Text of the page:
GLOBAL: International graduate student challenges

Globalisation has embraced the university, as it has other sectors. Many academics appreciate the benefits that cross-cultural exchange allows as the ivory tower turns global. Knowledge now belongs to a worldwide arena in which we are all connected, writes Dr Fengying Xu in the latest edition of the Canadian journal Academic Matters. But "there are enormous challenges for teaching, studying and research inside this globally-interdependent context".

"In the case of international graduate students, the language of instruction is not the only issue. They must learn different research methodologies and understand a new set of complex cultural dynamics both in their living situations and in their new university workplaces," she continues in an article titled "Cross-cultural Challenges in Teaching International Graduate Students".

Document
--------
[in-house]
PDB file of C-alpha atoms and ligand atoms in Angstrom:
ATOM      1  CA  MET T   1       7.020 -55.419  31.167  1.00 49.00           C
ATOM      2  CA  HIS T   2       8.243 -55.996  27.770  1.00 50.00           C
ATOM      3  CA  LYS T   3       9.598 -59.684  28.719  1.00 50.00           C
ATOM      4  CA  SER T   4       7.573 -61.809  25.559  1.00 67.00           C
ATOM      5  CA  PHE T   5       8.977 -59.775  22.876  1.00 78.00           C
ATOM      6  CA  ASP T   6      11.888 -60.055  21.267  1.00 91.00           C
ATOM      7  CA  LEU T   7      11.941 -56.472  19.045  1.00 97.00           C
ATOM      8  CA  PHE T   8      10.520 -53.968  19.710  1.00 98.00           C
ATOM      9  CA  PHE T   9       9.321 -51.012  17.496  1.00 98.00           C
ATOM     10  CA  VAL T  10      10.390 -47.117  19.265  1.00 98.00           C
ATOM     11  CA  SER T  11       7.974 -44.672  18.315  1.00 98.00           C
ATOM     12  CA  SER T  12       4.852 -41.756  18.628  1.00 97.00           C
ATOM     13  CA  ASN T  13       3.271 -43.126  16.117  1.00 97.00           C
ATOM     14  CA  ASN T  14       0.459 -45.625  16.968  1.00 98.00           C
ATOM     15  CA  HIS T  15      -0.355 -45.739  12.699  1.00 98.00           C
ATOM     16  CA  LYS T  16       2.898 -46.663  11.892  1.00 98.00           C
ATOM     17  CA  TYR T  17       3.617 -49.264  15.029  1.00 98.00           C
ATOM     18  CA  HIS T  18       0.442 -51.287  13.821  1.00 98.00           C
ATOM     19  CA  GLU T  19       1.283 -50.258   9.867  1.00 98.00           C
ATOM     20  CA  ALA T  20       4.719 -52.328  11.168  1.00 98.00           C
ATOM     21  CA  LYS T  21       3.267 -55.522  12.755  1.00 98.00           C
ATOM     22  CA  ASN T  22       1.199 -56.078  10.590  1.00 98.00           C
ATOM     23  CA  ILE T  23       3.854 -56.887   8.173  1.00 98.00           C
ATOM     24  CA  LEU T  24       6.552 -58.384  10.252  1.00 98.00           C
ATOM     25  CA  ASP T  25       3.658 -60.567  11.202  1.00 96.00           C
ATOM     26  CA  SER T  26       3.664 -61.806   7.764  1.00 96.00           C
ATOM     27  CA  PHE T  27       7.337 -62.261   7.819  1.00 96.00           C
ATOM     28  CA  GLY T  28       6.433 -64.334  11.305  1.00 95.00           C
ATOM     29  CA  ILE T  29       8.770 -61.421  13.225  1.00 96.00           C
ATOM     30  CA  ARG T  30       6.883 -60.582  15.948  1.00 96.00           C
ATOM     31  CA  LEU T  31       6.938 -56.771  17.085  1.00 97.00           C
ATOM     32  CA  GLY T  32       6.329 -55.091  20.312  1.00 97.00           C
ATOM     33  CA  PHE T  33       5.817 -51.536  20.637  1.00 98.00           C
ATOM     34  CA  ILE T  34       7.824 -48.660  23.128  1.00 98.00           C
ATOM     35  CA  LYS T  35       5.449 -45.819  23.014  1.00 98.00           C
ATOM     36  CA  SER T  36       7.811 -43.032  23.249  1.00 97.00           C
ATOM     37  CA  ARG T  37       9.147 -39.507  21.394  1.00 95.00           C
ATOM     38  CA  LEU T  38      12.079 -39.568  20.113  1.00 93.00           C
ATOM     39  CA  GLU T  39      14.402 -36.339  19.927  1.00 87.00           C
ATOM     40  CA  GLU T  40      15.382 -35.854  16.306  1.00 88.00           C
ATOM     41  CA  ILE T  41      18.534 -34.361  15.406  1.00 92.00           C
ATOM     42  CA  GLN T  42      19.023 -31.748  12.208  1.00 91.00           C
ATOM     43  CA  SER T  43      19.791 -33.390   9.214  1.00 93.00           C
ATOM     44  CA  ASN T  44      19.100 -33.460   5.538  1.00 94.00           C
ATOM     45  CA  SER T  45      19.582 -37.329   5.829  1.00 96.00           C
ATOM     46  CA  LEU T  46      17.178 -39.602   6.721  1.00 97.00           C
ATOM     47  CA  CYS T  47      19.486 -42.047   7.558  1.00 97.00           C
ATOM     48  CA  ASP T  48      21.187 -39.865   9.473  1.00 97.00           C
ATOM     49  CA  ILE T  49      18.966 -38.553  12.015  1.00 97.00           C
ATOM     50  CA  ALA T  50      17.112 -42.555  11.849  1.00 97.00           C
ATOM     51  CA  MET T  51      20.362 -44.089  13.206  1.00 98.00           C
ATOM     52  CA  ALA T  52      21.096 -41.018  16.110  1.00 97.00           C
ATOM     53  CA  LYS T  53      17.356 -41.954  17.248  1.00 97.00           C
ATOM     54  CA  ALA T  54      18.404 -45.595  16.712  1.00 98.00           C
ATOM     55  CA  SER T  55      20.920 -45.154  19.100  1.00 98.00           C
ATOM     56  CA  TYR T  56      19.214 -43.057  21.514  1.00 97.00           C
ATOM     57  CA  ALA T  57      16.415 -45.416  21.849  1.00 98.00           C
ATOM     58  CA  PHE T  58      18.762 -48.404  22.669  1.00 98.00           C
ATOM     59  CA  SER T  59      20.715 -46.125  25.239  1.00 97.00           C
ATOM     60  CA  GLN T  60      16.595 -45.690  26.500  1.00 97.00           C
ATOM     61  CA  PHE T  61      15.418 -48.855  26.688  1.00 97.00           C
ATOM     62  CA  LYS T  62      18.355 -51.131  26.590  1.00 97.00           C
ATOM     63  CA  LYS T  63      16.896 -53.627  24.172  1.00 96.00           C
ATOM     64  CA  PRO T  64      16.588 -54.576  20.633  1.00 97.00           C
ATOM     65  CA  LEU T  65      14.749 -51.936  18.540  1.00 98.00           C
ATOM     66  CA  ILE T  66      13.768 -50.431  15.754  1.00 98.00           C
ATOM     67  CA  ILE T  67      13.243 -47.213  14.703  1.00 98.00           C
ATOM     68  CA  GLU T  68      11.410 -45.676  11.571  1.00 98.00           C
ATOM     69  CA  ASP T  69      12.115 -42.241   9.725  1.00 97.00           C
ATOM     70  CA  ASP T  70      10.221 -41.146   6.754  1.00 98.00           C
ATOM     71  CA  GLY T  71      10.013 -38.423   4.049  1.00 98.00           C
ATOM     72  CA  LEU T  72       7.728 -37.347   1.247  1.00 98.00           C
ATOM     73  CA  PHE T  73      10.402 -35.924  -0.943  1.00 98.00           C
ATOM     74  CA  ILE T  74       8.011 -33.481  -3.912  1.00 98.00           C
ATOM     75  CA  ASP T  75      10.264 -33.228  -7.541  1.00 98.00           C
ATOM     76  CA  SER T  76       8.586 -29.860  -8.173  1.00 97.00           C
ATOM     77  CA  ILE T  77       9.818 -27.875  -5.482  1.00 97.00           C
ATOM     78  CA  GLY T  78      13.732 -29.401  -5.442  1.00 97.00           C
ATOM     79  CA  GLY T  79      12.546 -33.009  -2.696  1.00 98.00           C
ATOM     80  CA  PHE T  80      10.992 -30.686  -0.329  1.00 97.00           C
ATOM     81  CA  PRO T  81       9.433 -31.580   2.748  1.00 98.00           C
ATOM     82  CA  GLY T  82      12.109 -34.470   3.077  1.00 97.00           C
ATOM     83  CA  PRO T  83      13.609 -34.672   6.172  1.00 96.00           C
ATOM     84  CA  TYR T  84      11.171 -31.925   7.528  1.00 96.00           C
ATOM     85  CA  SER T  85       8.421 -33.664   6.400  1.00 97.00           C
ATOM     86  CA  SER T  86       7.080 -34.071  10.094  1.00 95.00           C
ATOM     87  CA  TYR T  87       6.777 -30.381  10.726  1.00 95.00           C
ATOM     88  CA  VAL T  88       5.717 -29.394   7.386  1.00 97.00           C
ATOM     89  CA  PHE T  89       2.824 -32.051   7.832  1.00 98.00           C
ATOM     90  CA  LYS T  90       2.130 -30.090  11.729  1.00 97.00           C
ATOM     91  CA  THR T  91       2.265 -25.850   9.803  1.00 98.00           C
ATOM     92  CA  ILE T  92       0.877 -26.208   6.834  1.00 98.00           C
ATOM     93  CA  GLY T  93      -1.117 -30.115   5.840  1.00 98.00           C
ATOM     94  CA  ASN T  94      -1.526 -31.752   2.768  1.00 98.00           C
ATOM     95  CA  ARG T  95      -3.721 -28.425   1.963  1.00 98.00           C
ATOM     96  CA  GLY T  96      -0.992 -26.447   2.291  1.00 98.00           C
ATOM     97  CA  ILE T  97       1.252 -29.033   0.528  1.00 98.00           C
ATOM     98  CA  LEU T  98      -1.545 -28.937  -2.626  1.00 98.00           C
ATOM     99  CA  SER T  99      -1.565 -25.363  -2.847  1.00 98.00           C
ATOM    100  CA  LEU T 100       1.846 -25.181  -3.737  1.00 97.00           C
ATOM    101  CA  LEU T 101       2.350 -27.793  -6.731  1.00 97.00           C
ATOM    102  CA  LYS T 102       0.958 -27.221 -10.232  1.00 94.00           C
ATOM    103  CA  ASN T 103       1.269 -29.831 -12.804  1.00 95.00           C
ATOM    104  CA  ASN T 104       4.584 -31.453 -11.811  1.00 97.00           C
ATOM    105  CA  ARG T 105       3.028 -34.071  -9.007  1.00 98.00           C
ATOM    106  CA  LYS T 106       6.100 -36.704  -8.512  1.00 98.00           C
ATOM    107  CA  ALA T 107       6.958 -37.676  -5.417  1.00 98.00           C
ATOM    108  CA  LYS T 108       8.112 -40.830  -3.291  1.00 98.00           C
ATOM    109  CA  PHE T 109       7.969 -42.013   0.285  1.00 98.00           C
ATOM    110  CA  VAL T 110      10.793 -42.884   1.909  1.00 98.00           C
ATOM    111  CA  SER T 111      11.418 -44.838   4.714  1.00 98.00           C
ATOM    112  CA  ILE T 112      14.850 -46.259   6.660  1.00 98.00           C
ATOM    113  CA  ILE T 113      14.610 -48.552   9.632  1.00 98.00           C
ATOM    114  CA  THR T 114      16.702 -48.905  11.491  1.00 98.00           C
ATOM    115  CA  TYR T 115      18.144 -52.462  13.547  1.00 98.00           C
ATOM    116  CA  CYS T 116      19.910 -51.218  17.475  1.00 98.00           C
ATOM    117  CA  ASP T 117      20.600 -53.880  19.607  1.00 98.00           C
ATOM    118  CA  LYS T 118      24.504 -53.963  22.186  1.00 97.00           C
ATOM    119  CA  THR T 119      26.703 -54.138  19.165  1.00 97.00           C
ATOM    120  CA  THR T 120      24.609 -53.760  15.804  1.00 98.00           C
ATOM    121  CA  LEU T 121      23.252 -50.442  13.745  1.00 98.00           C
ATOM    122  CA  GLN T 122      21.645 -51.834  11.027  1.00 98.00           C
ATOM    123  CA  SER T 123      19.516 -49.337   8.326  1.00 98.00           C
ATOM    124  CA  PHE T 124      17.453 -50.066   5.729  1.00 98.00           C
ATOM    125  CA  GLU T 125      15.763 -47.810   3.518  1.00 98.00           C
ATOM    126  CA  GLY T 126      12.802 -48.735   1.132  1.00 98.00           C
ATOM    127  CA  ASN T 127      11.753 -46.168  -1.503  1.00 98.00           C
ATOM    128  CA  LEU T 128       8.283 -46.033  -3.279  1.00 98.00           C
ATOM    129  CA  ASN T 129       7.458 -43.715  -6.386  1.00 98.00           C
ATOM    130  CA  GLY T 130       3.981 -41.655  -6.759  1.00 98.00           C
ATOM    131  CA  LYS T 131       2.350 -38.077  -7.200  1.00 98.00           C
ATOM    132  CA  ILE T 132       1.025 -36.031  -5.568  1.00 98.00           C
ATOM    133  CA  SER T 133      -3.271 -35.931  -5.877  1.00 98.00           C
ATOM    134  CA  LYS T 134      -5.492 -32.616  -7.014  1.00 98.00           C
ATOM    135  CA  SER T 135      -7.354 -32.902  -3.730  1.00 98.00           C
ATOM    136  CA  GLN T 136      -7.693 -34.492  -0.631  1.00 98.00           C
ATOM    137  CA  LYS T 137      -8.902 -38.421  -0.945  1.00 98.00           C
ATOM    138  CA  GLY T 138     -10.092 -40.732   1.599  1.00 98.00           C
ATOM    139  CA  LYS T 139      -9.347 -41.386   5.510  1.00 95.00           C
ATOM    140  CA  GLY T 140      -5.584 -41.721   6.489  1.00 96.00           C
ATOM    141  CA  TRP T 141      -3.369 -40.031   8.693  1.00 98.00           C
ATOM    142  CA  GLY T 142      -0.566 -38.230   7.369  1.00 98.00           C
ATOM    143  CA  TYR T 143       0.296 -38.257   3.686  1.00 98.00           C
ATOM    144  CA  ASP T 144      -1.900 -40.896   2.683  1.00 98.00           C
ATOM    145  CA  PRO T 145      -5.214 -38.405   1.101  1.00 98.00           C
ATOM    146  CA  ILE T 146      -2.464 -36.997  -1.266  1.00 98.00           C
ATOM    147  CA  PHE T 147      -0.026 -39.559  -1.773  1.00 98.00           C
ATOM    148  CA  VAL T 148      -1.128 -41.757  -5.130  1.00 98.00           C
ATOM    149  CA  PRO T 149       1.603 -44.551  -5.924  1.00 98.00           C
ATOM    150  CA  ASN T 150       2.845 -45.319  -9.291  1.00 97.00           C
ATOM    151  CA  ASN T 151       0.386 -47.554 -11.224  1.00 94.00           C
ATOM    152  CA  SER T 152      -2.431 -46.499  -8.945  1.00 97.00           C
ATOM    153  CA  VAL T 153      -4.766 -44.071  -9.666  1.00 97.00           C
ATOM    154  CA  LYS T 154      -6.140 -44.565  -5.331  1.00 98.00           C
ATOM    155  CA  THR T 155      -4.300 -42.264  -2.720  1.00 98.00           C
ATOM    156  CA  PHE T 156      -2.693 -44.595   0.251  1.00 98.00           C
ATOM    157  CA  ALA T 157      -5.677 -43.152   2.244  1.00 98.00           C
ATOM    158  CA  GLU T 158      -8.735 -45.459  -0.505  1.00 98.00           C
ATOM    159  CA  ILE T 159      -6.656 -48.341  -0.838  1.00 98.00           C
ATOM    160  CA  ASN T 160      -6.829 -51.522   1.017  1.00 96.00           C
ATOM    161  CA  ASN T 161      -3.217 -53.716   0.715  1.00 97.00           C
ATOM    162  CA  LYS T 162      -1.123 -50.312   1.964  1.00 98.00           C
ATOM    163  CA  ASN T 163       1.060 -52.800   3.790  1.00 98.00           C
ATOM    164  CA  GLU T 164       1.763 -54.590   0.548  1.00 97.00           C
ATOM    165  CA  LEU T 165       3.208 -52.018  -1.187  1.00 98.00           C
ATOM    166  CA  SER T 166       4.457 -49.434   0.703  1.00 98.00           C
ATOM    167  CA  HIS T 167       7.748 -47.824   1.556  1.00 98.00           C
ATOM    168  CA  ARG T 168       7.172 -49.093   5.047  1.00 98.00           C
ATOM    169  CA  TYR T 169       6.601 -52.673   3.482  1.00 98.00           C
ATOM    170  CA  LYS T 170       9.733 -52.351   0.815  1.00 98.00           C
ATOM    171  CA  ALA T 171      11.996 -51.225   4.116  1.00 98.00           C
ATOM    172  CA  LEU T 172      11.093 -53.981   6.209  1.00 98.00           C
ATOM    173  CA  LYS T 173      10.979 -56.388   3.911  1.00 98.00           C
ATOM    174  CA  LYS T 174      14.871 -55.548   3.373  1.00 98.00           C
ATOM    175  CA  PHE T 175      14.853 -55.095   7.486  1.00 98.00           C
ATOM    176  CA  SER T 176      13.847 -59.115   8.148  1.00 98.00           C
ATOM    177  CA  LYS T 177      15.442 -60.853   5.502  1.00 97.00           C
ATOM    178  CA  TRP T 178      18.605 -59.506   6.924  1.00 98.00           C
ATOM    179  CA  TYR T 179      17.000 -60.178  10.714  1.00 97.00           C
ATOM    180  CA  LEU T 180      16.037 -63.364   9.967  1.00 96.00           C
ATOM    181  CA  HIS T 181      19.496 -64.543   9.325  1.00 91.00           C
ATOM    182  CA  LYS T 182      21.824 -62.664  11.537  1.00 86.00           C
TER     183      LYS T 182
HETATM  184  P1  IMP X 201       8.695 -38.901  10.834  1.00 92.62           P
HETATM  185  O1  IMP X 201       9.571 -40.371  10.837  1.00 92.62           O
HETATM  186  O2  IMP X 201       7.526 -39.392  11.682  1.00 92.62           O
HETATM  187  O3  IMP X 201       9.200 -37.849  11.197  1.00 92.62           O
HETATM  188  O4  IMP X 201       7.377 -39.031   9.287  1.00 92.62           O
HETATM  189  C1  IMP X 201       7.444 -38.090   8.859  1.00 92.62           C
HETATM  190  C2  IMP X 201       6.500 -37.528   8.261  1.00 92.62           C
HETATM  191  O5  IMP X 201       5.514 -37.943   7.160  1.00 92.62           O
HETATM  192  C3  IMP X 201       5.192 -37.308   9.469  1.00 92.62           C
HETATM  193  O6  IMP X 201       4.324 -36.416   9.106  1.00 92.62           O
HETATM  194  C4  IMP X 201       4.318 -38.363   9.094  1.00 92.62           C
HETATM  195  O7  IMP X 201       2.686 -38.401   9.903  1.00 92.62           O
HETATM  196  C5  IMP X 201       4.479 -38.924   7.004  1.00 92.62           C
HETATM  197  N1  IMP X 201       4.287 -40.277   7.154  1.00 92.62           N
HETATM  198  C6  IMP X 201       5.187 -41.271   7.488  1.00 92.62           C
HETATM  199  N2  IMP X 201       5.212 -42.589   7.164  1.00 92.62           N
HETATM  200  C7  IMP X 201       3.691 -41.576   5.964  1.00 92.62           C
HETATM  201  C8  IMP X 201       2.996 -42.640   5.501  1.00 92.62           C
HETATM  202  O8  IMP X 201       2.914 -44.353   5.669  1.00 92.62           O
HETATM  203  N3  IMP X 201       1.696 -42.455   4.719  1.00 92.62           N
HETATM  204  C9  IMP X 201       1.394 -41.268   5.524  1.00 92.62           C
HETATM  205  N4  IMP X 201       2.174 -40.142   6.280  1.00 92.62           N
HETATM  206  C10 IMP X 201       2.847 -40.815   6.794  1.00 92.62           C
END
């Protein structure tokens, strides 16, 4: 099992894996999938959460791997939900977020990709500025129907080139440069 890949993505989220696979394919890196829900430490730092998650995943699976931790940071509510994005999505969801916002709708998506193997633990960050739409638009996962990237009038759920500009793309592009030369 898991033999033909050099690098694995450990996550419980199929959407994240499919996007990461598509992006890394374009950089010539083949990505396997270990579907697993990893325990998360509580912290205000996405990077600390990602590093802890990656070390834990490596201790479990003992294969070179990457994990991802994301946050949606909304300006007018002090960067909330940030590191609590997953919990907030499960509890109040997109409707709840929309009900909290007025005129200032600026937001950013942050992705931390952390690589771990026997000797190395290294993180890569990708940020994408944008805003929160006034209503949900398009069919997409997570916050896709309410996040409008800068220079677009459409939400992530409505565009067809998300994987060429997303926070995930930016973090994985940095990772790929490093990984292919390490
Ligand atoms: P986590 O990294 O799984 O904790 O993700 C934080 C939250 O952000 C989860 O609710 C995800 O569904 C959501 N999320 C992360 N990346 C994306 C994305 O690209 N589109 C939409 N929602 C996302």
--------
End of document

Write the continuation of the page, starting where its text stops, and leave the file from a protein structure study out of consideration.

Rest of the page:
"Very often their adaptation takes place in a context of very little appreciation or understanding of the challenges of trying to perform according to the high academic standards of a new language, culture, and workplace. And there are often the unconscious assumptions of the 'international faculty club' that promotes ideas and even behaviours largely dominated by Western (predominantly American) intellectuals."

Fengying Xu, who currently teaches at Algonquin College in Ottawa, asks: How are the challenges of teaching international graduate students being met? Between 2007 and 2008 she conducted an investigation that involved an online survey of 126 volunteers from America, Australia, Britain, Canada, Hong Kong, Macao, Mainland China, New Zealand, Singapore and Taiwan. Of them, 71% were international graduate students and 29% were professors. "The collected data revealed four significant challenges in teaching international graduate students: definition of a dissertation, research readiness, departmental advising, and English writing skills."
Full article on the Academic Matters site